Mark Dohnalek | June 14, 2017
As CEOs, many of us find that we have to spend a great deal of time shuttered away in our offices, away from the people who make what we do possible: our frontline workers.
This is one of the inevitabilities of the job, and much of that time in the office or meeting with clients is unavoidable.
However, all CEOs must stay in touch with their workforce if they want their companies to succeed – and manufacturing CEOs are no exception. In fact, they may even have more to gain from spending time with their employees than CEOs in other industries do. Here are a few reasons why.
Some of your best production ideas and improvements will come from your workers.
The people who are on the line with your materials, building motors, putting together delicate machinery, or painting components, will know where the slowdowns are in your production process. They’ll know which steps need to be better managed, or where changes could help improve the process.
Talk to your workers as often as you can – not just to build a strong rapport, which is very important, but to get ideas on how to make your production process more effective and efficient.
Seeing the production process firsthand can help you anticipate new demand and developments.
Staying present on the floor and keeping up with the production process can help clue you into future developments for your industry. Knowing how the process works firsthand will allow you to make much more informed decisions about how to guide your company in today’s, and tomorrow’s, market.
After all, how will you know what’s next if you don’t know what’s now?
Knowing your frontline workers will allow you to identify and recruit talent.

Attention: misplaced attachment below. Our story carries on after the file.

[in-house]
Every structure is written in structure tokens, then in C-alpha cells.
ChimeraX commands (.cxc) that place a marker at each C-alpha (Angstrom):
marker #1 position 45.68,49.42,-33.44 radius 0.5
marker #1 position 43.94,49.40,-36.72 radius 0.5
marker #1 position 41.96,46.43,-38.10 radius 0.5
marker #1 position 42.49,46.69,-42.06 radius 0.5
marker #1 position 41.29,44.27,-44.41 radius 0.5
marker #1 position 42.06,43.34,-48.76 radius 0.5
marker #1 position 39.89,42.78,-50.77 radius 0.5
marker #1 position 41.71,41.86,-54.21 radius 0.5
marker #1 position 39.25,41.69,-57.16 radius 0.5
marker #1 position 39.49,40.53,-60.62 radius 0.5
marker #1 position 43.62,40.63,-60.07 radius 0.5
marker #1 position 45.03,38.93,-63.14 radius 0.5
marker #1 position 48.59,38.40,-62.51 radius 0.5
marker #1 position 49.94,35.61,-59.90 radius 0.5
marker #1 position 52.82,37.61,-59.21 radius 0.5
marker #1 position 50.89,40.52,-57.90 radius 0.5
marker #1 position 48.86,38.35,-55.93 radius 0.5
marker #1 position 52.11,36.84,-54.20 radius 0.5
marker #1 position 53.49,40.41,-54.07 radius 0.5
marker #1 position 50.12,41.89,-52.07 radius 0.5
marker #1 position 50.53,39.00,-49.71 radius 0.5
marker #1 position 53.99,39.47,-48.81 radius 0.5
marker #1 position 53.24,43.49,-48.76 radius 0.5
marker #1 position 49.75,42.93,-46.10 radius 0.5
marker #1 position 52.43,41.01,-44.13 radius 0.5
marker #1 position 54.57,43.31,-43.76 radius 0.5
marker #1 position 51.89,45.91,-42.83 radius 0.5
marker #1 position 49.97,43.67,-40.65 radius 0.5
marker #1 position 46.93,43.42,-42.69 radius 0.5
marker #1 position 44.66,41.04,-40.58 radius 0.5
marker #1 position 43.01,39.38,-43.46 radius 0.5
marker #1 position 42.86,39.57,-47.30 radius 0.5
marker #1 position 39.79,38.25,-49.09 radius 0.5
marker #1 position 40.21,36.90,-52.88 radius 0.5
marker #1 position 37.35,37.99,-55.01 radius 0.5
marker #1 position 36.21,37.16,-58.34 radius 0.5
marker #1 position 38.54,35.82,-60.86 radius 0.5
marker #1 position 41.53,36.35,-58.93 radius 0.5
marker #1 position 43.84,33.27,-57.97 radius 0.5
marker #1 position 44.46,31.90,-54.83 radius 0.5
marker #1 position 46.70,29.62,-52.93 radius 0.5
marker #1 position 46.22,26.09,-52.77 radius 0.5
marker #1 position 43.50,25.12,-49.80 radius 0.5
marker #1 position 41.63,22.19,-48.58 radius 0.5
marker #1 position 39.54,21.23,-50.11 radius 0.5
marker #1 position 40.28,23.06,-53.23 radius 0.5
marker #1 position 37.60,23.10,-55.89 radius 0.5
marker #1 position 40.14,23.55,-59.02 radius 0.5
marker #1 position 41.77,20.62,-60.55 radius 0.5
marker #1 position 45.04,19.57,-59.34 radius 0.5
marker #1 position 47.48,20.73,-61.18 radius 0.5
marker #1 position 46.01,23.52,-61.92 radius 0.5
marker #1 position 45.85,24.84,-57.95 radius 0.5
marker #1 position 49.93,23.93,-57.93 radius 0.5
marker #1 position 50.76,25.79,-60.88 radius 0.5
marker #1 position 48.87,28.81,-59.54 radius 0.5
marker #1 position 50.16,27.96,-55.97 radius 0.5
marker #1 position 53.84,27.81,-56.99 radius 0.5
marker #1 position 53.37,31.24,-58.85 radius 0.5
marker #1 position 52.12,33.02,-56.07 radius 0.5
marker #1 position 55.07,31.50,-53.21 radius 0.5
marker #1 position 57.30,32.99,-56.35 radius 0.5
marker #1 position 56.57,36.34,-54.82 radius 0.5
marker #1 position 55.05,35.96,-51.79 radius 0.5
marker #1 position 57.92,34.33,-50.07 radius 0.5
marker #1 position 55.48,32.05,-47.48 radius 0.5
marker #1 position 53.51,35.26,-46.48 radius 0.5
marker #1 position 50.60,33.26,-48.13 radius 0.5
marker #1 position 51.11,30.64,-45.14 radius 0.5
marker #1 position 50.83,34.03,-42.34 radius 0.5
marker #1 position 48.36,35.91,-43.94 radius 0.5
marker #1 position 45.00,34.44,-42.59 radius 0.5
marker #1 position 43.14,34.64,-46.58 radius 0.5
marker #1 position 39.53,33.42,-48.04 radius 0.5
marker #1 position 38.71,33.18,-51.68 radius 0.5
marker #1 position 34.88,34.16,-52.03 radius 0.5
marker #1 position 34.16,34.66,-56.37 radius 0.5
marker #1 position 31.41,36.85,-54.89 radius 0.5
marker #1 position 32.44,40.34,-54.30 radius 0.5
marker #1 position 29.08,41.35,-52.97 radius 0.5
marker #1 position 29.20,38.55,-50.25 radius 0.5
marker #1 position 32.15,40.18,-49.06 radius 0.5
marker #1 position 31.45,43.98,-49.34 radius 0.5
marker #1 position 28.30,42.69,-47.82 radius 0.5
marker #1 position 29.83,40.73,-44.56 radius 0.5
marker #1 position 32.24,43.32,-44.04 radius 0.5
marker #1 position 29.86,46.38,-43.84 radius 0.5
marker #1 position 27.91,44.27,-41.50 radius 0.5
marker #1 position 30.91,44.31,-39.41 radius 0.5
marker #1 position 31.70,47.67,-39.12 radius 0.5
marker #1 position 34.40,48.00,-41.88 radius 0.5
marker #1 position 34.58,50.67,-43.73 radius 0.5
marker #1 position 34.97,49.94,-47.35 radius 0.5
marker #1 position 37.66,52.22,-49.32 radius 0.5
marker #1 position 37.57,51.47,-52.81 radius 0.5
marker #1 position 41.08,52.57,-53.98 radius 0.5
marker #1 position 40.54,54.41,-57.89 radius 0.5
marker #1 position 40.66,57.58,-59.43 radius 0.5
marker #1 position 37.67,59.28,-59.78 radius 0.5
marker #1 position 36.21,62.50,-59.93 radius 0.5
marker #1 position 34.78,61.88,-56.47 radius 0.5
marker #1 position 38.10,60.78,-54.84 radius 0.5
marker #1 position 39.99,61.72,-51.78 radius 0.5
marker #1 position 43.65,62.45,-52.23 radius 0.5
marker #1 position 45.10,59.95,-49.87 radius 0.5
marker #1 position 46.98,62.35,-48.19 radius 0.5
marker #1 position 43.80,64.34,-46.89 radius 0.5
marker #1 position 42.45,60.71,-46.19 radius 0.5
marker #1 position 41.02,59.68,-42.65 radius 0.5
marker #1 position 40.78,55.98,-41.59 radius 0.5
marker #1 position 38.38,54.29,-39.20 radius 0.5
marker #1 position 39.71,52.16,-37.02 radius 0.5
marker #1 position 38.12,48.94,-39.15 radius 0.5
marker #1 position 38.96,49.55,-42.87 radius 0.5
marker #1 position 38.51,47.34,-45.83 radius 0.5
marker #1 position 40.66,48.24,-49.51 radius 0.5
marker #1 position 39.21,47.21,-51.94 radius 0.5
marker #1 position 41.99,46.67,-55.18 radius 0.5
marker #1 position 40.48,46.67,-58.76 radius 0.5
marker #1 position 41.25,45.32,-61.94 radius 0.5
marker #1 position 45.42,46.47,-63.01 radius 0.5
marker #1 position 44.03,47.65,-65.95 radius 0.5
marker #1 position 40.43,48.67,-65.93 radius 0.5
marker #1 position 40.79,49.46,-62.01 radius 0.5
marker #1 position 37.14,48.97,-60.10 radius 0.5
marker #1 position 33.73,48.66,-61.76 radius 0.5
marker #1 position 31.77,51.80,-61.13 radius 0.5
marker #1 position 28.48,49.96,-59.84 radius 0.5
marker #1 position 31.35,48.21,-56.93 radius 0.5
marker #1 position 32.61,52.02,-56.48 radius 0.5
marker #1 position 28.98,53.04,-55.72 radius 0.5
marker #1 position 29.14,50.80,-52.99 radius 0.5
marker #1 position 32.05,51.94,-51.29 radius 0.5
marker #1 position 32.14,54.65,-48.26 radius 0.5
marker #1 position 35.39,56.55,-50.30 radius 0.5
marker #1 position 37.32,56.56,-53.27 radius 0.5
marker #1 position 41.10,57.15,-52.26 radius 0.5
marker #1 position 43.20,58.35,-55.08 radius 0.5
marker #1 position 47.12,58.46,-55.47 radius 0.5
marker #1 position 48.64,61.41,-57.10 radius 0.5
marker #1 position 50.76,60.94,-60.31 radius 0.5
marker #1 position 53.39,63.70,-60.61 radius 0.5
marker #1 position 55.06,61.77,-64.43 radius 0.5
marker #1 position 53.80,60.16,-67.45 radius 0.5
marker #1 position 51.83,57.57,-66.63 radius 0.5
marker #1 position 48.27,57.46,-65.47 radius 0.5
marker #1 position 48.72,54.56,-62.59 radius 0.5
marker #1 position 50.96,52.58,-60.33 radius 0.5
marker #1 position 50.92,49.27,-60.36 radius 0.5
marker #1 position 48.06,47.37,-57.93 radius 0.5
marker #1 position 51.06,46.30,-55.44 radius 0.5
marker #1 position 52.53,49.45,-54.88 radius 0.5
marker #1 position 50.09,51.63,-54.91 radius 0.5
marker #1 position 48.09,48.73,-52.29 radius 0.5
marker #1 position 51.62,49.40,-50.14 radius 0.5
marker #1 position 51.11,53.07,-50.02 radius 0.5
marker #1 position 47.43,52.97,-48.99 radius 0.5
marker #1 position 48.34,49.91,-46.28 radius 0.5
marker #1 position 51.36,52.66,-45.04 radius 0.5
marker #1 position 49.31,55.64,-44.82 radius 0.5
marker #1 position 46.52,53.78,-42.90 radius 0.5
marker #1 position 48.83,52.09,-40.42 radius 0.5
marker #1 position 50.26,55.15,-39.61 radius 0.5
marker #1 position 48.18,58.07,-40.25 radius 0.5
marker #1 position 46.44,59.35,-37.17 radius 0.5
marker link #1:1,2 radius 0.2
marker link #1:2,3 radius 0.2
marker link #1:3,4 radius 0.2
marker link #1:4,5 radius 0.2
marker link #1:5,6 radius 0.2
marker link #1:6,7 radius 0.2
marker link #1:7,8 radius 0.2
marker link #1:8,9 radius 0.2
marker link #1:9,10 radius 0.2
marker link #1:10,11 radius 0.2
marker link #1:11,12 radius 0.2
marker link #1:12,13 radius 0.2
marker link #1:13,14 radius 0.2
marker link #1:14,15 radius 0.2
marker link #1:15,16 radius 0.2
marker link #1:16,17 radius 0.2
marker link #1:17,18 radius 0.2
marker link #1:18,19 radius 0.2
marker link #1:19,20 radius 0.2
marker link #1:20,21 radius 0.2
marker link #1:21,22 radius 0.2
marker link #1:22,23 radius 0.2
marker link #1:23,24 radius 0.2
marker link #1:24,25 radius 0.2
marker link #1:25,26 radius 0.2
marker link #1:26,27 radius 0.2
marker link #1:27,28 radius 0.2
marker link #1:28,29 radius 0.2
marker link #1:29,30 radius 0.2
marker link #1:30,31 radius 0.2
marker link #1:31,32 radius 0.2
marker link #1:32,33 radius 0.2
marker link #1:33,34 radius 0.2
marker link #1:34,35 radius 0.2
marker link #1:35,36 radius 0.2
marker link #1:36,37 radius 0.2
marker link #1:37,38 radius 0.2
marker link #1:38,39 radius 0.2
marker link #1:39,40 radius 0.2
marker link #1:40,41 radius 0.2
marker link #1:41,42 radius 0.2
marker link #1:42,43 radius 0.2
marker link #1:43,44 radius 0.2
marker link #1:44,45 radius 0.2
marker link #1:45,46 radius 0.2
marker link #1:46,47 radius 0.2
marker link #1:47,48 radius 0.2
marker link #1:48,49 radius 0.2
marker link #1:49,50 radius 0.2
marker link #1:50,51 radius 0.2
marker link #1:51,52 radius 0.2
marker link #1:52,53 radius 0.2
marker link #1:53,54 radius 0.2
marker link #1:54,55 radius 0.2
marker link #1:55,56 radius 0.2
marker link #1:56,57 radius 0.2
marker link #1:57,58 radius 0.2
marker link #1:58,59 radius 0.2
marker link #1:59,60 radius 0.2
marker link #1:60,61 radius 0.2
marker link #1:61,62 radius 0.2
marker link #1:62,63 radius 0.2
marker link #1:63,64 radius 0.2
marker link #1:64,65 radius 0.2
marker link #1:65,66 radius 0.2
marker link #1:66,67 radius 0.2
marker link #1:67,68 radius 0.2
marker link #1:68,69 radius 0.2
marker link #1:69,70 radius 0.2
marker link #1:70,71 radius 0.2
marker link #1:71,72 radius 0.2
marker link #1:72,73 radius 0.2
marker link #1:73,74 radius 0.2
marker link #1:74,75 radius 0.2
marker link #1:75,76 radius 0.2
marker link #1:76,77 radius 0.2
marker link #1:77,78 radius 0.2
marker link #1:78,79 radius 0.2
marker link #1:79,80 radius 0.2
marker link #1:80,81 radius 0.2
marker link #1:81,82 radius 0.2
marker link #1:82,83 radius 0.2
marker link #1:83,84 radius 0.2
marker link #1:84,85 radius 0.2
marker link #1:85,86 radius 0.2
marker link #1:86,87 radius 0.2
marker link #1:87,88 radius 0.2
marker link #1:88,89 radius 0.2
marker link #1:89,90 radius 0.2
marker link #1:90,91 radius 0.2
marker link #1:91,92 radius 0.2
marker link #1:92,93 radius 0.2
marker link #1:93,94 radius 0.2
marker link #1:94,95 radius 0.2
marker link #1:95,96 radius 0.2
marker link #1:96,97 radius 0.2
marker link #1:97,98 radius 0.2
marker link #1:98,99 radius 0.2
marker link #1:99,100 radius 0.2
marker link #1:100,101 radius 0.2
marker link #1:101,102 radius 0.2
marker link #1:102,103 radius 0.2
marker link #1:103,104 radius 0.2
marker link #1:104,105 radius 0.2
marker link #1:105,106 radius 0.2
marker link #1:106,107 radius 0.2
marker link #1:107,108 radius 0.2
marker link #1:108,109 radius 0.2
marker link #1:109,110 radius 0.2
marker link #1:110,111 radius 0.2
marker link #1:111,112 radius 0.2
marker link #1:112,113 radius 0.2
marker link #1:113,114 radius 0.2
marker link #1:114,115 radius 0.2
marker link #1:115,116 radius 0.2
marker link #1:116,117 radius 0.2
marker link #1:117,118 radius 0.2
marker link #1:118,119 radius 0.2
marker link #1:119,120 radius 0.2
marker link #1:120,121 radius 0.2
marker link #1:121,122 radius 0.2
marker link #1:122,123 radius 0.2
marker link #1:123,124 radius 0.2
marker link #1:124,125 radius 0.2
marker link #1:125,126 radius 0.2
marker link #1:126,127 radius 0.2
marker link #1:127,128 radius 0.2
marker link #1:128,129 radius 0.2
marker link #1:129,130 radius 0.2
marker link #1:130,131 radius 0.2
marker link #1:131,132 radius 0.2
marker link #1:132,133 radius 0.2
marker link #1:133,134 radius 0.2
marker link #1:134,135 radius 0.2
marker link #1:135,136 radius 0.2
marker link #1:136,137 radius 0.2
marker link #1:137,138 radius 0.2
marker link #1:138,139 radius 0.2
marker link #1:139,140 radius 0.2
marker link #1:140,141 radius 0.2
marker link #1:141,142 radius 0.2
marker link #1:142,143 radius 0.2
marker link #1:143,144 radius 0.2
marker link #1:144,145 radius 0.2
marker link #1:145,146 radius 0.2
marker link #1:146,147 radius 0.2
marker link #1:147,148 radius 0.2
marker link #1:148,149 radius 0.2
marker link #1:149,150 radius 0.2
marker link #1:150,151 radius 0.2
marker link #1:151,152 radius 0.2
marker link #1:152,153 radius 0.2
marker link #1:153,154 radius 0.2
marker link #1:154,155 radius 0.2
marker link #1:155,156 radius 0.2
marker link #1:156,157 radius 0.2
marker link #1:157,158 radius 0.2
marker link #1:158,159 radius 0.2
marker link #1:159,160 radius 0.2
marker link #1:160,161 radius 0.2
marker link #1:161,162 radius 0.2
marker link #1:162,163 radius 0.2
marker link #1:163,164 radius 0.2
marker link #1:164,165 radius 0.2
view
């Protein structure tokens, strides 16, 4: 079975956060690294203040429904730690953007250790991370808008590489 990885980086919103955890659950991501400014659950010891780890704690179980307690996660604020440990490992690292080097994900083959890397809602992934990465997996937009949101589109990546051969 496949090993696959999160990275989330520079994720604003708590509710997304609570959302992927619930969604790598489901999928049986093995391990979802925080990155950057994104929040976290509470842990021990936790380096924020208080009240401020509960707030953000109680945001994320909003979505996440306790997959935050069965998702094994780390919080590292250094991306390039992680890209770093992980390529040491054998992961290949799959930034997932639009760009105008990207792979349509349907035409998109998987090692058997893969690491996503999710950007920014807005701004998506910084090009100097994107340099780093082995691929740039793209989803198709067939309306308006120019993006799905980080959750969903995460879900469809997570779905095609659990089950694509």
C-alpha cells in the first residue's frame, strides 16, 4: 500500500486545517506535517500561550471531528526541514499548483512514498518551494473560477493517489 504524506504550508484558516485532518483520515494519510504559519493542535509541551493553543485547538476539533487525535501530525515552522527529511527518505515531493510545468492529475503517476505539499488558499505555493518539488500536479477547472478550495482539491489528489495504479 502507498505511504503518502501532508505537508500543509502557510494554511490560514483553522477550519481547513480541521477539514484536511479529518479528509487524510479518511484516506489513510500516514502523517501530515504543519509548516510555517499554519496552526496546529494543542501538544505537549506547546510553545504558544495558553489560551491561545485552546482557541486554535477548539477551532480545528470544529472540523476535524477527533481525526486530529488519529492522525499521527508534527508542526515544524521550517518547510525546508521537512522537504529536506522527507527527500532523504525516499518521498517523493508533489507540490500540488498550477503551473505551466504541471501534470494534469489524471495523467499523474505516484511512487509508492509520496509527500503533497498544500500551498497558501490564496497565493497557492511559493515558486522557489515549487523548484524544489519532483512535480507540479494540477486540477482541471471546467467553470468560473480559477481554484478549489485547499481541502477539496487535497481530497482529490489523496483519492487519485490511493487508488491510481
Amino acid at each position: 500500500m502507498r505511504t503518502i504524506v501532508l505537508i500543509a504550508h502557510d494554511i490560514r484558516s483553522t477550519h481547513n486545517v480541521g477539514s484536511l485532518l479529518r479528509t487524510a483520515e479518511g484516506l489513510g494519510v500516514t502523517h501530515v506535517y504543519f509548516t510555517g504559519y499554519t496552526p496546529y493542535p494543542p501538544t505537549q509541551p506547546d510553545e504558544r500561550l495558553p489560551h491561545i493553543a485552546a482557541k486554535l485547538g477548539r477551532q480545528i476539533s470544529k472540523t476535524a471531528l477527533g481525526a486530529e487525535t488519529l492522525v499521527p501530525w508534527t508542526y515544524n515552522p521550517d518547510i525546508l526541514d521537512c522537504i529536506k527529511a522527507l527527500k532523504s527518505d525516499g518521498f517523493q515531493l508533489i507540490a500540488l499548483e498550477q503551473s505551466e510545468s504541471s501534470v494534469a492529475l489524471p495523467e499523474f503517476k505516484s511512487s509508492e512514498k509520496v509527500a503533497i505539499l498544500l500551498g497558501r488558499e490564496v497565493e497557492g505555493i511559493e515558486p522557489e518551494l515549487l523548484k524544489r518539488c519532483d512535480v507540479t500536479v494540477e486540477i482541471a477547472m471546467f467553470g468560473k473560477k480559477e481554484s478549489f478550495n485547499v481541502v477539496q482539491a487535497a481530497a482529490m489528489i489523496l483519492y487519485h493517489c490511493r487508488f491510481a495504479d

It used to be practically impossible to move from the factory floor to the executive suite, but that barrier is breaking down – to the benefit of manufacturing companies everywhere.
Talent exists throughout every level of your company. If you’re not making yourself familiar with the workers who handle your materials, run your machines, and assemble your products, then you’re missing out on a major recruitment pool.
Chief Executive magazine, for example, tells the story of one frontline worker at Toyota, Mitsuru Kawai, who was promoted to senior management after spending 50 years in various factory floor positions. The knowledge he brings to his position is vastly different – and, one could argue, more relevant – than that which a career executive without industry experience could offer.
In today’s competitive environment, the most effective CEOs are the ones armed with the most knowledge of their industry, company, and products or services.
Global competition is only getting stronger, and the CEOs who are going to lead their companies into the future need to have more practical knowledge than they used to.
It’s no longer only about balance sheets and high-level thinking. The more practical, hands-on knowledge that you can add to your wheelhouse, the better off you – and your company – will be. This is especially true given the fast pace of change that manufacturing is seeing, as automation and smart robots continue to grow in importance on the factory floor.
Where can you get this knowledge? Not in the C-suite. You’ve got to be able to talk to your senior managers, your managers, your floor supervisors, and your project leaders if you want the day-to-day perspective that can give you that competitive edge.
The divide between executives and frontline workers is far from unbridgeable. Although it may at first be difficult to carve out the time to get down on the factory floor, you’ll soon find that it’s well worth it to do so.
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